Shaping the Treaty on Business and Human Rights: Views from Asia and the Pacific

Shaping the treaty on business and human rights

In Bougainville, Papua New Guinea, the catastrophic environmental damage and social upheaval caused by the Panguna copper mine sparked a decade-long civil war that claimed thousands of lives, unleashed waves of gender-based violence, and tore apart the social fabric of the island. Talks are now underway to re-open that mine.

In Bangladesh, two years after 1100 people were killed by the collapse of Rana Plaza, garment workers continue to experience violence and intimidation for attempting to form unions and claim their right to decent work. Survivors and families of victims are still waiting for financial contributions from European and American companies that sourced their clothes from Rana Plaza to cover their medical expenses and mitigate the loss of their livelihoods.

In the Philippines, the government continues to deploy military and paramilitary units long associated with human rights violations as part of an Investment Defence Force that ‘secures’ large-scale development projects—usually against resistance by indigenous peoples whose rights are routinely ignored. And across south-east Asia, foreign investors are free to avail themselves of Investor-State Dispute Settlement clauses when governments take measures in the public interest that are perceived to reduce their profits.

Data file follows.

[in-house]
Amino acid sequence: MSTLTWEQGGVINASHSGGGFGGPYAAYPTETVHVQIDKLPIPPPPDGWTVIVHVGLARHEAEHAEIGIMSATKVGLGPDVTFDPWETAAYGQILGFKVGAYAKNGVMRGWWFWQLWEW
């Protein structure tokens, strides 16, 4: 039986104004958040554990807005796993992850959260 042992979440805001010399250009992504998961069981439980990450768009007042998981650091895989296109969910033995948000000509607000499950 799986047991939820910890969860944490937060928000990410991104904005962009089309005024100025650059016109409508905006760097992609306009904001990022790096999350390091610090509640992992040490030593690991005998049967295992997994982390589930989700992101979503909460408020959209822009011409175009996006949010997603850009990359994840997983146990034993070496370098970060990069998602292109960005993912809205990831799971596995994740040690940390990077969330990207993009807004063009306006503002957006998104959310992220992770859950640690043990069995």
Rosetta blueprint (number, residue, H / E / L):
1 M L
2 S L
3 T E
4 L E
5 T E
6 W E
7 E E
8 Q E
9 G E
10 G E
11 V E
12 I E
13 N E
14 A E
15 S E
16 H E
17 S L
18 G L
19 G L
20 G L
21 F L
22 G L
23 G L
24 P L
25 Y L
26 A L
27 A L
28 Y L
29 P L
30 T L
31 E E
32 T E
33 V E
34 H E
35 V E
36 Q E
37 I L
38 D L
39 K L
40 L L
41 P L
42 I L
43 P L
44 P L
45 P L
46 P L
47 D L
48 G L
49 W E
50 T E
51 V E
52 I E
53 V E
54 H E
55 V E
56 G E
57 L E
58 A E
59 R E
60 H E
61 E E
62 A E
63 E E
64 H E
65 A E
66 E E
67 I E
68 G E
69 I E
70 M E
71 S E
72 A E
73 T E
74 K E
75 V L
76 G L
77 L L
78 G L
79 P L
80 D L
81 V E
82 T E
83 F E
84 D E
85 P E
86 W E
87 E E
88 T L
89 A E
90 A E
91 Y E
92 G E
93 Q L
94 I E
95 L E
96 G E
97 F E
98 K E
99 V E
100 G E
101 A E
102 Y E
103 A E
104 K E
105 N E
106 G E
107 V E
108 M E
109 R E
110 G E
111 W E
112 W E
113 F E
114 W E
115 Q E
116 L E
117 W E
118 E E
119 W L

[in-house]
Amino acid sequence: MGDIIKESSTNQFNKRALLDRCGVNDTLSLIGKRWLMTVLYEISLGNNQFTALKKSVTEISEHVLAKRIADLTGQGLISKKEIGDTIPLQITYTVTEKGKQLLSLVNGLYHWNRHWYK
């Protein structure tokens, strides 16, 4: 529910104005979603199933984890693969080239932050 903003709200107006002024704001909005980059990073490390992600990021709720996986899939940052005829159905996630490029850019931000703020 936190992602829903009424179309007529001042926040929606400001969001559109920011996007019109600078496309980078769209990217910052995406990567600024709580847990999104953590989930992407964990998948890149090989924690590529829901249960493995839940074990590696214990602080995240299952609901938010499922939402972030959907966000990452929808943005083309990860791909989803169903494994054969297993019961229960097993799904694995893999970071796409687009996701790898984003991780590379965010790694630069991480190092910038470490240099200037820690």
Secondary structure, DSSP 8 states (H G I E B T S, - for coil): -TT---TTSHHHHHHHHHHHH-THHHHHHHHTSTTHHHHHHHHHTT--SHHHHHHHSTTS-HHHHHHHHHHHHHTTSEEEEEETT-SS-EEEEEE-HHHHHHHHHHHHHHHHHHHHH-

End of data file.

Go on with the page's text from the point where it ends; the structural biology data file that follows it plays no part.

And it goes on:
Given the impunity with which corporations in Asia and the Pacific operate, the adoption by the UN Human Rights Council of a Resolution last year to elaborate a binding instrument “to regulate, in international human rights law, the activities of transnational corporations and other business enterprises” provides a critical opportunity to advance corporate accountability. From 1-3 May, civil society gathered in Chiang Mai, Thailand, to discuss how to ensure that the process of developing a treaty responds to the needs of communities that experience human rights violations caused by businesses. The Consultation, which was co-convened by ESCR-Net, FIDH and the Asia Pacific Forum on Women, Law and Development, brought together affected communities from the region with an expert legal group who will work collectively to develop proposals on how best to address gaps in corporate accountability. It is the first of three Regional Consultations with civil society to be convened over the next year as the Intergovernmental Working Group established under the Resolution begins its work of defining the content and form of the treaty.

Civil society participants in Chiang Mai discussed the nature of human rights violations they have experienced as a result of corporate activity, the challenges they face in seeking a remedy, as well as the remedies and mechanisms that would be necessary to protect and fulfil their human rights. The legal group considered how these might shape proposals for State and corporate obligations under the treaty, including different theories of civil and criminal liability, as well as for effective means of redress at local, national and international levels. The Consultation also yielded strategies for networks and social movements in the region to use the treaty process to strengthen their own work around corporate accountability. Civil society participants are now working towards developing a unity statement setting out their key demands for the treaty.